Bringing It All Back Home Sour IPA

For the first release in our Dylan series, I thought an excellent start would be his 1965 release, Bringing It All Back Home. By this time, Dylan had felt like “a pawn in the game” with the folk and protest music scene stifling his creativity and using him for their own purposes. On “Maggie’s Farm”, Dylan sings “Well, I try my best to be just like I am, but everybody wants you to be just like them. They say sing while you slave and I just get bored. I ain’t gonna work on Maggie’s farm no more.” I think the overall theme of this album could not be better summed up by any different lyric. This was Dylan stepping out, doing exactly what he wanted and not hiding his excitement about it. The folk music scene felt betrayed and labeled him a traitor, calling him “Judas” during his concerts.

Before Bringing It All Back Home, Dylan’s albums had all been acoustic, featuring just his voice, guitar and harmonica. On this album, the entire first side had Dylan accompanied by an electric rock and roll band with terrific blues inspired riffs, starting with the fantastic “Subterranean Homesick Blues”. And although the second side is all acoustic like his previous works, Dylan’s lyrics had grown from those of political and protest themes to creating more surreal images and using his personal life for inspiration. This is an album full of contrasts and assertive independence.

We tried to capture that independent spirit by trying to create contrasts within this sour IPA. Just like the folk music scene had expected another acoustic album from Dylan, the modern day craft beer scene expects IPAs, as they are by far the most popular style at this time. Adding the sour component is our version of “going electric” on the first side of the album. While brewing IPAs is fantastic and enjoyable, every once in awhile you want to step out on your own, experiment with different techniques and try to make something different and original. And just as Dylan’s songs would have been fantastic without the electric accompaniment, this IPA would also have been great without the sour addition, but both inclusions add a little something extra that stamps the work with a sovereign pride.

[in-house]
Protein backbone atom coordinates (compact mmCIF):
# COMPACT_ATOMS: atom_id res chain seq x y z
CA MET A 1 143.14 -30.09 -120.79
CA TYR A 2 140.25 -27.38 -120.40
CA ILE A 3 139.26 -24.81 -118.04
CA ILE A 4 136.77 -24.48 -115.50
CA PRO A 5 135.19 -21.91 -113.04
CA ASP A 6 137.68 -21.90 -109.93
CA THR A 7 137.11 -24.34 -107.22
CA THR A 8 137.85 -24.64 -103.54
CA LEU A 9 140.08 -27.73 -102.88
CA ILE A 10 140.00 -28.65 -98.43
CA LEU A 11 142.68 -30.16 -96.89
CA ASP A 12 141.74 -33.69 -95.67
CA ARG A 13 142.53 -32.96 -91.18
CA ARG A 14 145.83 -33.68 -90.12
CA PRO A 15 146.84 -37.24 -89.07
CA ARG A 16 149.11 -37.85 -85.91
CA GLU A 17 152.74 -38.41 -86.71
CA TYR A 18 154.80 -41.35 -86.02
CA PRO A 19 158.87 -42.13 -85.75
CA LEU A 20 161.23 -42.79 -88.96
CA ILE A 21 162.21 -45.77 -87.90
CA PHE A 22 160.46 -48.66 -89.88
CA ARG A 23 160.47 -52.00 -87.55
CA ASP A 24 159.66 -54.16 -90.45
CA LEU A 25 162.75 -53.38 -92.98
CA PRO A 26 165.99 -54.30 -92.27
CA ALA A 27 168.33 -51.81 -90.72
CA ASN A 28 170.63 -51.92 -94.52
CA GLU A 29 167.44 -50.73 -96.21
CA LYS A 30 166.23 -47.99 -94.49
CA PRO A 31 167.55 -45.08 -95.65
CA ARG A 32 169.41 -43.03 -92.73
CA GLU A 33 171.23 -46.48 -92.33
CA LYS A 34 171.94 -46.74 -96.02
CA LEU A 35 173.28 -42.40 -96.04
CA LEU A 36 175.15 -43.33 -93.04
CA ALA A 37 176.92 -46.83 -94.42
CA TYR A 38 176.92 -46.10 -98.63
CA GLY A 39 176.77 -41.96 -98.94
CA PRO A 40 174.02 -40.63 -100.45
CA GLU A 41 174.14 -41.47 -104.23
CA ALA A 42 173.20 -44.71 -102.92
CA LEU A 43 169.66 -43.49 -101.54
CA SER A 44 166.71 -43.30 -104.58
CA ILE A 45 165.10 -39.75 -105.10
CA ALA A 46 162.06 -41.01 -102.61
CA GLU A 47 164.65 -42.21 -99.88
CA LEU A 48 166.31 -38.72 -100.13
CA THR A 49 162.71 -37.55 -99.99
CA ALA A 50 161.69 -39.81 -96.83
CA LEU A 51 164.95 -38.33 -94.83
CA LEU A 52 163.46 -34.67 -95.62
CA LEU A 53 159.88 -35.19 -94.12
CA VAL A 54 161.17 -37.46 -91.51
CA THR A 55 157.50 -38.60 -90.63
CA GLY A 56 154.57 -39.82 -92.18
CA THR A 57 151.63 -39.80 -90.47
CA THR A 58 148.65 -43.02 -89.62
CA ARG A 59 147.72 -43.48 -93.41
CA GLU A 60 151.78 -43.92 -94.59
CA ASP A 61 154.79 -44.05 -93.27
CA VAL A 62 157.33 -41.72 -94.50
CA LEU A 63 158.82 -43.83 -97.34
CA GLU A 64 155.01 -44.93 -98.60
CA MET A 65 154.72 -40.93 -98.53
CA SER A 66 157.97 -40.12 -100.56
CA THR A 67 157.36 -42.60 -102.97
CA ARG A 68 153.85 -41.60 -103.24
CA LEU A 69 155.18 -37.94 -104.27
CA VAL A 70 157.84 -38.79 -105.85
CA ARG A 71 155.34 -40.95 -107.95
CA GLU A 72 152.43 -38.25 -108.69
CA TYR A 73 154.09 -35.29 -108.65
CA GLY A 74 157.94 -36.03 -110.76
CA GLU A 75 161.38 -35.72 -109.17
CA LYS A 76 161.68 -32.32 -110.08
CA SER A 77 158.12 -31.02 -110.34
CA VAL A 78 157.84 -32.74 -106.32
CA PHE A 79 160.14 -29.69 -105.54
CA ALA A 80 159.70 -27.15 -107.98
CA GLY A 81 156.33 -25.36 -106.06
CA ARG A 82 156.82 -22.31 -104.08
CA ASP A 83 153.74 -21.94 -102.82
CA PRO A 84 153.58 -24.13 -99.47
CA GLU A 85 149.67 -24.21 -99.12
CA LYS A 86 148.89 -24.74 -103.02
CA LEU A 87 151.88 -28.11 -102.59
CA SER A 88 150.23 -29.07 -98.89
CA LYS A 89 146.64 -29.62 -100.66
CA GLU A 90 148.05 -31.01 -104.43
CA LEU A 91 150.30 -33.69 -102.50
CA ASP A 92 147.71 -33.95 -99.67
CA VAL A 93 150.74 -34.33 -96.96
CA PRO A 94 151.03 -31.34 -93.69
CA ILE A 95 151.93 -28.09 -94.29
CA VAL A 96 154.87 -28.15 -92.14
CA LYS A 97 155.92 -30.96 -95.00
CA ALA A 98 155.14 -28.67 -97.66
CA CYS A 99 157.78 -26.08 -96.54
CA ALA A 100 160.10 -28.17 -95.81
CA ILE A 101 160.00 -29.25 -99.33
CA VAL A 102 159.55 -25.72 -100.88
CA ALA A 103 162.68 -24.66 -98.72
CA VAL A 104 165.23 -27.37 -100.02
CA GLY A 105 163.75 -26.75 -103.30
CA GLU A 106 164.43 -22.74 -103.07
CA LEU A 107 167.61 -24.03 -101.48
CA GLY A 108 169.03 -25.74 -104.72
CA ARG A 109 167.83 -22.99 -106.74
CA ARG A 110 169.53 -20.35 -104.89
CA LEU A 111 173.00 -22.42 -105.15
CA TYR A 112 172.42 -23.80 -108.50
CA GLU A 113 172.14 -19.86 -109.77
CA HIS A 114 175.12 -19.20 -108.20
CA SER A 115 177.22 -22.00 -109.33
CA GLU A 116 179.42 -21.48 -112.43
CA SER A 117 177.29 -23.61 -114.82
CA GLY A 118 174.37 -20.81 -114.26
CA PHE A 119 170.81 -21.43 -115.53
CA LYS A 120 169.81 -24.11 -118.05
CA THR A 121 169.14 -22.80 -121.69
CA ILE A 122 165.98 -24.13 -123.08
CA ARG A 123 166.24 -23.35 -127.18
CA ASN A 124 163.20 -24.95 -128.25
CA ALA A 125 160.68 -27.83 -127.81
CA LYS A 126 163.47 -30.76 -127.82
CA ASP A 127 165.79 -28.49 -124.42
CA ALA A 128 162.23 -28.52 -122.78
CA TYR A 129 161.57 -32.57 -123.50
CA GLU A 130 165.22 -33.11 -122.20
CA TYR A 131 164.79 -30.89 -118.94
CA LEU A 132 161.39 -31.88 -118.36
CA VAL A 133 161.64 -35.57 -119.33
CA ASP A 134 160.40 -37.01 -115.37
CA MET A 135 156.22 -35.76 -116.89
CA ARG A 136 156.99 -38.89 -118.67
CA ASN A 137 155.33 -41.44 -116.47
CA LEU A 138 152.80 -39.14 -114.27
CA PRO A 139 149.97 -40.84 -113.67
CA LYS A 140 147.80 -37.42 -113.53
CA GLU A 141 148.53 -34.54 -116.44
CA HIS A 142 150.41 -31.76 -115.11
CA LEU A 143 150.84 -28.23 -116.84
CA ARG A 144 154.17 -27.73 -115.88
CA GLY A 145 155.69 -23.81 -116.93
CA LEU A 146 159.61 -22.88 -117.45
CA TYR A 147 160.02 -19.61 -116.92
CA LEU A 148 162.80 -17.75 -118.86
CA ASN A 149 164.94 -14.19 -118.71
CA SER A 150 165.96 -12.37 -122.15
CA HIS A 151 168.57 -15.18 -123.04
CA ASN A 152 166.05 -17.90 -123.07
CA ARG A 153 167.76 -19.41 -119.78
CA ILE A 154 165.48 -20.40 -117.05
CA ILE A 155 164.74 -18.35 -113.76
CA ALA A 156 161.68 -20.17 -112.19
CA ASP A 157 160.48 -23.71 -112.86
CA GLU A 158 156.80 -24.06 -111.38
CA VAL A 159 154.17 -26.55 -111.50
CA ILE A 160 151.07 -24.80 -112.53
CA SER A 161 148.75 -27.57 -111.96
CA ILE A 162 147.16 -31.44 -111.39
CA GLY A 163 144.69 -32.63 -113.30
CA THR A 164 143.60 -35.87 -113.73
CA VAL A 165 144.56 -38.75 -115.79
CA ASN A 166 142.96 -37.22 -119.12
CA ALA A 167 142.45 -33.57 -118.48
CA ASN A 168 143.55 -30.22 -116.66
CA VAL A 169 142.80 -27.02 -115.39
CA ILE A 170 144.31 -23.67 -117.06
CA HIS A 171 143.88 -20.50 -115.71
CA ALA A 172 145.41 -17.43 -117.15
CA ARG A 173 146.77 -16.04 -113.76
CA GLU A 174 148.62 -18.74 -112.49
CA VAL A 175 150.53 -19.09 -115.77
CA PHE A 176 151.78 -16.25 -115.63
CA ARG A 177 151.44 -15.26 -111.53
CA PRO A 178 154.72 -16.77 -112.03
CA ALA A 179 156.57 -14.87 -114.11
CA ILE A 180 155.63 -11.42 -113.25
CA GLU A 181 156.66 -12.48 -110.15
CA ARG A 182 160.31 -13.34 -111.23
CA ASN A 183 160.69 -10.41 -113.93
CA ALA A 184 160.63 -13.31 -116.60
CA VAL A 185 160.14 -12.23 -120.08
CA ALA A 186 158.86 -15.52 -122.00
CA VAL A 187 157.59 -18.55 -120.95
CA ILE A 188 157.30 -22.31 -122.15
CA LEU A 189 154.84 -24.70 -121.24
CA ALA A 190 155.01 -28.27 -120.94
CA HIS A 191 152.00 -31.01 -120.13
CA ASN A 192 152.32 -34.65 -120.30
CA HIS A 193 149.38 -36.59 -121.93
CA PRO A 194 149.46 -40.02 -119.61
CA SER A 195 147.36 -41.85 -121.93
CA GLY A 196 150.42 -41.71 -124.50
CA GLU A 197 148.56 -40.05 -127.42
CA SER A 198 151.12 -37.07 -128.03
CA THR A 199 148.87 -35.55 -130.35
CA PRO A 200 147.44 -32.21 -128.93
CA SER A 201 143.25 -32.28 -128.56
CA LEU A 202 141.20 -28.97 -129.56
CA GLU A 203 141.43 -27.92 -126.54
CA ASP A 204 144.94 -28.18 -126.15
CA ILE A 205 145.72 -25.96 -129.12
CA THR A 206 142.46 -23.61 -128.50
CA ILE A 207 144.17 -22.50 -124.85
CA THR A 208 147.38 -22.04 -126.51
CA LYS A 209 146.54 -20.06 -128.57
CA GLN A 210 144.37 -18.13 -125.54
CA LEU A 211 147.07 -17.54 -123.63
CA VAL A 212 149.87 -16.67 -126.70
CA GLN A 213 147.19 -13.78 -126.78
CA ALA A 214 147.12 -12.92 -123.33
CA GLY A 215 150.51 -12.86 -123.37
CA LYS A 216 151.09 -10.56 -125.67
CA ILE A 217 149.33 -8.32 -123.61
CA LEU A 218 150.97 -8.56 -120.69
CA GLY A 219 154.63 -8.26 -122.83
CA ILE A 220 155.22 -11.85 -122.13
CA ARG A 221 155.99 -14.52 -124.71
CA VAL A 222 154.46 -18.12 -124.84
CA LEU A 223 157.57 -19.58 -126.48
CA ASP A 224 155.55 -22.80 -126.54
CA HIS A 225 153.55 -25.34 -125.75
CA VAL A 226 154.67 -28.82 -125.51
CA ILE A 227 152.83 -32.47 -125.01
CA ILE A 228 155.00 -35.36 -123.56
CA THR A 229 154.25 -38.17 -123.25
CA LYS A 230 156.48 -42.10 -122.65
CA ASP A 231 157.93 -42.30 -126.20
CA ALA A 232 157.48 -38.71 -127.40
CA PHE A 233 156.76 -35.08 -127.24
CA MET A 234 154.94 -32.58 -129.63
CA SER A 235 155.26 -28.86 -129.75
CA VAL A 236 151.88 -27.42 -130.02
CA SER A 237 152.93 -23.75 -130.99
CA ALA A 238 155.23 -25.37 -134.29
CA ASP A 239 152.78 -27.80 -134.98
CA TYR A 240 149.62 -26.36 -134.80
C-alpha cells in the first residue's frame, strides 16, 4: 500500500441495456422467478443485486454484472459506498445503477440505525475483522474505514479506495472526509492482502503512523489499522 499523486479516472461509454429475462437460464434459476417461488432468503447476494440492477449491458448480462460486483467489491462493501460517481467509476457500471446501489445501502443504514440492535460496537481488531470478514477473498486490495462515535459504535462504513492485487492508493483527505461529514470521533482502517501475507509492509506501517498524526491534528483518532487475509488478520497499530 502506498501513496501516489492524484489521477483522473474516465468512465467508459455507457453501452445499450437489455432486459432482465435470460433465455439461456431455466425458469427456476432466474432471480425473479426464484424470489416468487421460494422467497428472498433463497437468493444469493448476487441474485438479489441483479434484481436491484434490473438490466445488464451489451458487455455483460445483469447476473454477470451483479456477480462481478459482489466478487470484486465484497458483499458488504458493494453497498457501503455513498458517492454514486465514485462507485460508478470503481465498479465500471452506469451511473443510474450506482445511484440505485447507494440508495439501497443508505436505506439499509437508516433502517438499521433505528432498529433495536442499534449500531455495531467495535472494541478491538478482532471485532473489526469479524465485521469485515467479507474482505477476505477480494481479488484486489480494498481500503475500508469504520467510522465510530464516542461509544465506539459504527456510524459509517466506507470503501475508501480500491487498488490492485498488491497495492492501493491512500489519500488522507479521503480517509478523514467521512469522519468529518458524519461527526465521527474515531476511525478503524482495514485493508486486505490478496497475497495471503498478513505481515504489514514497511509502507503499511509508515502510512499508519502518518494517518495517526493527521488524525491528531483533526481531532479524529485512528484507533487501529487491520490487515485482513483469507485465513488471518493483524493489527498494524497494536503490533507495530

Bringing It All Back Home was divisive in a lot of ways. In concert footage taken during that time, you can hear both cheers and boos from the crowd when Dylan plays electric songs. A lot of people just wanted to hear his acoustic folk songs and were unwilling and unable to accept this new direction his sound was heading. My hope is this beer won’t be quite as divisive (I’m not sure I could handle my beer being booed!), but I think it will lend itself to interesting conversations and dissections.

To brew this beer, we kettle soured the mash for 24 hours, much like a berliner weisse, but then hopped it like an IPA with Amarillo and Citra. The malt bill is very simple, comprising of only pilsner, vienna and wheat. This was fermented with our house ale strain, known for being very clean and neutral, before dry hopping with another blend of Amarillo and Citra.

I equated Dylan’s falling out with the folk scene as the beer equivalent of violating the Reinheitsgebot, the German purity law of 1516, which states that beer can only be made with malt, water and hops (yeast was added later after it’s discovery). So, we added pineapple juice in the mash to violate the Reinheitsgebot, as well as to add an extra dash of complexity to this already unique beer.

In the aroma of this beer, I pick up pineapple, grapefruit and passion fruit, with a mild amount of funk from the lactic sourness. The flavor is is mostly void of that funkiness, focusing more on the tropical hop flavors, exerting melon, lime and grapefruit. The acidity from the souring accents these fruity hop flavors and lends depth. Bringing It All Back Home Sour IPA finishes dry, leaving you wanting another sip.

I greatly enjoy this beer and thoroughly enjoyed trying to find common threads between this album and beer in general while putting the recipe together. Will you enjoy this beer? I certainly hope so, but only you and your tastebuds can decide that. In the words of Dylan, “You don’t need a weatherman to know which way the wind blows.” Enjoy.

~Dave